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What is to be Done with the Banks? Radical Proposals for Radical Changes

from the Committee for the Abolition of Third World Debt
April 17, 2016

Nine years after the outbreak of the financial crisis that continues to produce damaging social effects through the austerity policies imposed on victim populations, it’s time to take another look at the commitments that were made at that time by bankers, financiers, politicians, and regulatory bodies. Those four players have failed fundamentally in the promises they made in the wake of the crisis: to moralise the banking system, separate commercial banks from investment banks, end exorbitant salaries and bonuses, and finally finance the real economy. We didn’t believe those promises at the time, and for good reason. Instead of a moralising of the banking system, all we’ve had is a long list of misappropriations that have been brought to light by a series of bank failures, beginning with that of Lehman Brothers in 15 September, 2008.

No measures designed to avoid further crises have been imposed on the private finance system. Governments and the various authorities meant to ensure that the regulations are respected and improved have either shelved or significantly attenuated the paltry measures announced in 2008-2009. The concentration of banks has remained unchanged, as have their high-risk activities. There have been more scandals implicating the fifteen to twenty biggest private banks in Europe and the United States— involving toxic loans, fraudulent mortgage credits, manipulation of currency exchange markets, of interest rates (notably, the LIBOR) and of energy markets, massive tax evasion, money-laundering for organised crime, and so on. The scandal of the Panama papers shows how banks are using the tax heavens...

The New Free Trade Agreements (TPP, TTIP AND TISA), Aren't A Solution: They're Another Problem

from the Fourth International
April 6, 2016

Surreptitiously--like bandits who prey on their victim--and undemocratically, the elite which owns finance and the multinationals is driving the implementation of new “Free Trade Agreements”: the Trans-Pacific Partnership, (TPP); the Transatlantic Trade and Investment Partnership (TTIP); and the Trade in Services Agreement (TSA).

As on previous occasions--when the treaties that gave birth to the European Union or the North American Free Trade Agreement were imposed--the dominant classes present these initiatives as magic formulas to “eliminate poverty and increase wealth and prosperity." The balance sheets of the latter leave no doubt about what awaits those who are seduced by this siren song: new rules that will allow the multinationals to violate the legality and sovereignty of each nation where they are present; “private” courts to settle conflicts between companies and states; the privatization and commodification of public services that are still in the hands of the state (education, health, transport, water, and so on); telecommunications regulation to eliminate freedom of expression in social networks; dismantling of peasant and familial agriculture, expansion of monoculture and genetically modified food and insecticides; prioritizing greed over environmental protection laws; still more degradation of the living and working conditions of people in the city and the countryside; and the provocation of new migratory waves.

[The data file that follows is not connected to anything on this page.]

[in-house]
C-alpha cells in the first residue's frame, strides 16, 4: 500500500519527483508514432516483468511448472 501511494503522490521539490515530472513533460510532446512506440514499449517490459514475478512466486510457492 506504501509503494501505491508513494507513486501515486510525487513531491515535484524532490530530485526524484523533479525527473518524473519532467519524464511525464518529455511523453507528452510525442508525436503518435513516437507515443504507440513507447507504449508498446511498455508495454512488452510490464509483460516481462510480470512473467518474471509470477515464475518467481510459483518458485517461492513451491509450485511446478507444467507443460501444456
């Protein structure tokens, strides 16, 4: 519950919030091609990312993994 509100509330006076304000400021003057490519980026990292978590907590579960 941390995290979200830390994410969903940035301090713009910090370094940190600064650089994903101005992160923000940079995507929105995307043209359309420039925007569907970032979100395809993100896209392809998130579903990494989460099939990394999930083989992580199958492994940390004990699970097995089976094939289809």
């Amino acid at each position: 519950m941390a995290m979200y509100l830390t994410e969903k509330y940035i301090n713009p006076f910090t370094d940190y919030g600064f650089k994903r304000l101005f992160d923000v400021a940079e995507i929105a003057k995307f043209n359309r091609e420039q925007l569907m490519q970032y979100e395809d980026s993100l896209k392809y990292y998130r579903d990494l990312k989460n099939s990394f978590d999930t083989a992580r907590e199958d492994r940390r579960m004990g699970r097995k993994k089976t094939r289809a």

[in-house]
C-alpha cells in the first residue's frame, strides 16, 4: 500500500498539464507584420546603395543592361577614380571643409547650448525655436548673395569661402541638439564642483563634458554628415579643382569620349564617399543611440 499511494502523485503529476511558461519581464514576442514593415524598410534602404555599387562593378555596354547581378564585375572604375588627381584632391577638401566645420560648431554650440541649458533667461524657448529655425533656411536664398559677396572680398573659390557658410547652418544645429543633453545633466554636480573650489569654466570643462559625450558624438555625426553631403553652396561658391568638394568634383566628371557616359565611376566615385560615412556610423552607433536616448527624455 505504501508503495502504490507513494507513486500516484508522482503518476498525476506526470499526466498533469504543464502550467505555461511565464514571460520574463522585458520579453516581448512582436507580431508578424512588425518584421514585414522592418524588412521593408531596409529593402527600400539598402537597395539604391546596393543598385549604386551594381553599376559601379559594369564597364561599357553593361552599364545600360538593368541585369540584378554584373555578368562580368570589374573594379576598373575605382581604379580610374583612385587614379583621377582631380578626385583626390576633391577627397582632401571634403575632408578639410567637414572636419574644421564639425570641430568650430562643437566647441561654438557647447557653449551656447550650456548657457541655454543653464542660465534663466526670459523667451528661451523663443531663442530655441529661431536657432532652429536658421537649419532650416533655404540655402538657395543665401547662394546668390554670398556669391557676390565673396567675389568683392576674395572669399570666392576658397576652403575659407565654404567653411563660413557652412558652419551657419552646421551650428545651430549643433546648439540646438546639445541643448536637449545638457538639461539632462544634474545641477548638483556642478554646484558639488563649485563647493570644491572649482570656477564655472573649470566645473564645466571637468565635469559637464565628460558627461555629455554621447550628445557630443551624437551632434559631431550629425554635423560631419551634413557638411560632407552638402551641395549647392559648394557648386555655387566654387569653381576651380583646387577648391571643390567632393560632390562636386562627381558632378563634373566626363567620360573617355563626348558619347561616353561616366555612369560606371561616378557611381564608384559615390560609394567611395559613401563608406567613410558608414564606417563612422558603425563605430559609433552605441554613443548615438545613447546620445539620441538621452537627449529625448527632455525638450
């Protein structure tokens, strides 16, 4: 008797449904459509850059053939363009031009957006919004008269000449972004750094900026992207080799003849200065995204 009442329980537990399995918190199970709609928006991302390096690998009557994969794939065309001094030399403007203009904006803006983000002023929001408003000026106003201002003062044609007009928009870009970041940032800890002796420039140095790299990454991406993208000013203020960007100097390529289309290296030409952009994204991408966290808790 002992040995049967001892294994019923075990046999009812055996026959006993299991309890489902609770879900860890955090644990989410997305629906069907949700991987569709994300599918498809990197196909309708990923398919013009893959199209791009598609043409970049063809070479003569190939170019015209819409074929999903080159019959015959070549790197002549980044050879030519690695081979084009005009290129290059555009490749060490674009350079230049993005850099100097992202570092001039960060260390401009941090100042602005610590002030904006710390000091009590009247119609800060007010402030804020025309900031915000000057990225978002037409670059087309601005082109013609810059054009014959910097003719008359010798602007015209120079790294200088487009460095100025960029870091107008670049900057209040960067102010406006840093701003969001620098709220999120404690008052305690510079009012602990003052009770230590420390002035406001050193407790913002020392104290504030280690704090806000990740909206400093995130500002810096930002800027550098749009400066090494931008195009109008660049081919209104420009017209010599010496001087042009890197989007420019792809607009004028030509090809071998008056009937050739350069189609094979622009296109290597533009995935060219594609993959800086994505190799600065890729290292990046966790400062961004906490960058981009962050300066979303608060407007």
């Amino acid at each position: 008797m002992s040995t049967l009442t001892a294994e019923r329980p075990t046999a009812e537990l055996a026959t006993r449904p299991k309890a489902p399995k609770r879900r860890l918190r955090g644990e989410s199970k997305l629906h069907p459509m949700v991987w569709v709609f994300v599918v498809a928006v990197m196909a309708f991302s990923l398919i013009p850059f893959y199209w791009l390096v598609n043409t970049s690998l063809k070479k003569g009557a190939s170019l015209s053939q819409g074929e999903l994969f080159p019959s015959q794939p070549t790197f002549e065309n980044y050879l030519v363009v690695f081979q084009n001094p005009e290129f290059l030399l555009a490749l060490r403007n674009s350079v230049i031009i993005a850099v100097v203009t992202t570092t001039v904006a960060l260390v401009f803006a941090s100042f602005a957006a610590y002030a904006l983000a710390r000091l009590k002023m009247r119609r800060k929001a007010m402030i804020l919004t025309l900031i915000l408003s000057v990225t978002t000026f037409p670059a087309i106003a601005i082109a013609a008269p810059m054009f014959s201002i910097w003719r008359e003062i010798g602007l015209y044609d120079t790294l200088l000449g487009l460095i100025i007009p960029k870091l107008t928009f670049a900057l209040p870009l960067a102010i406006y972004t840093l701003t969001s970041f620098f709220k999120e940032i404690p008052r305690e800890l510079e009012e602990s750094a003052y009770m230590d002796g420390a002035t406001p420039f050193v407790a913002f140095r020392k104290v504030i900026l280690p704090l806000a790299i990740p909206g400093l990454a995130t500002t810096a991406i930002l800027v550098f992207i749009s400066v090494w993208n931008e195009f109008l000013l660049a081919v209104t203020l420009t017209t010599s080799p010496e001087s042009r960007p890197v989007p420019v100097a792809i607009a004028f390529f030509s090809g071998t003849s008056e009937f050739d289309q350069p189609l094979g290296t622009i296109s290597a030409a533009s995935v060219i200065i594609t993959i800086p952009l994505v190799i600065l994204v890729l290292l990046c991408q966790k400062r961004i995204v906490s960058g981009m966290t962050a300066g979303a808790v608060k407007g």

Assessing the Paris COP and Building on the Outcome

by Alan Thornett
February 5, 2016

The COP21 in Le Bourget Paris in December 2015 adopted an agreement on global warming and climate change, which was signed by all 195 participating countries... It is the first comprehensive agreement after 21 years of meetings and conferences conducted under the UN Framework Convention on Climate Change. The 1997 Kyoto Protocol applied to just a few countries and was sabotaged by the USA and others. Copenhagen in 2009 broke up in acrimony and emissions were allowed to let rip without any international restriction, legal or political. Much of the media was euphoric about the deal. The governments that signed it hailed it as a great victory: as an historic breakthrough that has delivered a framework for the avoidance of catastrophic climate change.

This is clearly not the case. The deal as it stands is totally (catastrophically) inadequate when set against the scale of the task. There is no doubt about that. It would be wrong, however, in my view, to dismiss it as simply a failure, as if nothing positive was achieved. The issue post-Paris is not just whether the deal reached can resolve the issue of climate change (clearly not), but whether there were gains made that can strengthen the struggle against it. Whether gains were made that can improve the terrain on which the struggle takes place. The deal, from this point of view, is deeply contradictory...

April 17, 2016
from the Committee for the Abolition of Third World Debt
Nine years after the outbreak of the financial crisis that continues to produce damaging social effects through the austerity policies imposed on victim populations, it’s time to take another look...
April 6, 2016
from the Fourth International
Surreptitiously--like bandits who prey on their victim--and undemocratically, the elite which owns finance and the multinationals is driving the implementation of new “Free Trade Agreements”: the...
February 5, 2016
by Alan Thornett
The COP21 in Le Bourget Paris in December 2015 adopted an agreement on global warming and climate change, which was signed by all 195 participating countries... It is the first comprehensive agreement...

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